In economic news, New York Attorney General Andrew Cuomo has brought civil fraud charges against a hedge fund manager, saying he secretly steered $2.4 billion in client money into Bernard Madoff’s Ponzi fraud. Ezra Merkin is a well-known investor and former chair of the GMAC finance company.
In Rwanda, ceremonies are being held today to mark the fifteenth anniversary of the 1994 genocide in which more than one million people died. Twenty thousand Rwandans gathered today in Nyanza, where thousands of people were slaughtered during the 1994 massacre.
In London, nearly a thousand Tamil protesters blocked Westminster Bridge next to the Parliament buildings early today to demand the Sri Lankan government halt an offensive against Tamil Tiger separatists. The Sri Lankan military claims it has killed 453 Tamil Tigers over the past four days. It is unknown how many civilians were killed.
The Observer newspaper of London reports a British man who died during last week’s G20 protests was assaulted by riot police shortly before he suffered a heart attack. This according to witness statements received by the Independent Police Complaints Commission. At the time, the forty-seven-year-old Ian Tomlinson was walking home from work and not taking part in the protests. At least two eyewitnesses said Tomlinson was hit by police officers before he collapsed.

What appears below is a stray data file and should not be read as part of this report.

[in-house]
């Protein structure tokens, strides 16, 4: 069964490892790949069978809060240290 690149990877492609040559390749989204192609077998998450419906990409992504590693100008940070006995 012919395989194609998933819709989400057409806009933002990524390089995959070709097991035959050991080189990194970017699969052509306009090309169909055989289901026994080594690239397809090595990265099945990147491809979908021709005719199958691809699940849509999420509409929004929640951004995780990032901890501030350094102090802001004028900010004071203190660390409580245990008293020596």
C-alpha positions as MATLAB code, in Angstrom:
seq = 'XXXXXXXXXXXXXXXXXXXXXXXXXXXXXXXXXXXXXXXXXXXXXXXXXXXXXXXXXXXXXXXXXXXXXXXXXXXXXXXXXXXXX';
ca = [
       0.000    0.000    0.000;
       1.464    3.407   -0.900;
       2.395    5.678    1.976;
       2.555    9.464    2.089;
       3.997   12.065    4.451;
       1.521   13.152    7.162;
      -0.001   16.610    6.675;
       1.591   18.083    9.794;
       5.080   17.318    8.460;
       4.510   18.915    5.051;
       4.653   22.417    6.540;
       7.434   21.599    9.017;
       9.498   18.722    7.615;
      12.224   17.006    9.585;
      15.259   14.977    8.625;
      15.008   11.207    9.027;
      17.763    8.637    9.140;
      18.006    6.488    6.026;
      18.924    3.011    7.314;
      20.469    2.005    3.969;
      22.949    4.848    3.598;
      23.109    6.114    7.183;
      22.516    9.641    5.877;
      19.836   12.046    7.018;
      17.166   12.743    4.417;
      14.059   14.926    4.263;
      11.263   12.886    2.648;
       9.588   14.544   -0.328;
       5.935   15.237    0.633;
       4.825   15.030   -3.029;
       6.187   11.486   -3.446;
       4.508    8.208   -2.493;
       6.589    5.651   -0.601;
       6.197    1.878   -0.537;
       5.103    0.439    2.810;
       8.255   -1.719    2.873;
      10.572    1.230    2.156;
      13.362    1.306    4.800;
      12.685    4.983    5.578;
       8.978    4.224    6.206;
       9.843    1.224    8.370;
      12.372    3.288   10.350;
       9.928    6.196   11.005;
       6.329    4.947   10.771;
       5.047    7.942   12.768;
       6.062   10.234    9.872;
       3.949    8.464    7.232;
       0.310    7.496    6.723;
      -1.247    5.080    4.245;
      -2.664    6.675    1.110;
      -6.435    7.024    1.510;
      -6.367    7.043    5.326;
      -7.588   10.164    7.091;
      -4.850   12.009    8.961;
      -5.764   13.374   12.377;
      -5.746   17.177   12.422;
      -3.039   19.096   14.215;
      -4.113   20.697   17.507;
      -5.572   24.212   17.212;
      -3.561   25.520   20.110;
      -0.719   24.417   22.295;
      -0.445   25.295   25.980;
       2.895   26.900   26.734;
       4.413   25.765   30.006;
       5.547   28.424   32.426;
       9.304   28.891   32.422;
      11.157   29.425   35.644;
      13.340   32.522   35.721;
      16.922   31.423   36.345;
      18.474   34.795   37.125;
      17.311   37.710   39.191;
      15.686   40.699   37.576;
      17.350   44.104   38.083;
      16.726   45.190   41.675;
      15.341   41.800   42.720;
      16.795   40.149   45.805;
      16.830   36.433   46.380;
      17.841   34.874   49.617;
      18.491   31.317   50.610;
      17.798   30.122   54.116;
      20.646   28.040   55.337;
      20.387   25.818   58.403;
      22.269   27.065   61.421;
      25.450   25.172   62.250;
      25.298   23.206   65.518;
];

Activists organizing a boycott of Motorola are claiming victory after Motorola sold a part of its company that sells bomb fuses, communication devices and surveillance equipment to the Israeli military. Last month, the New York Campaign for the Boycott of Israel launched a boycott of Motorola, accusing the company of supporting Israel’s military occupation. The boycott is still ongoing.
In science news, an ice bridge which had held a vast Antarctic ice shelf in place for hundreds of years has shattered. Scientists said it may herald a wider collapse linked to global warming. Temperatures on the Antarctic Peninsula have risen by up to about 5.4 degrees Fahrenheit in the past fifty years, the fastest rate of warming in the Southern Hemisphere.
And in Vermont, Republican Governor Jim Douglas has vetoed legislation that would legalize same-sex marriage. The House and Senate are expected to try to override the governor’s veto today.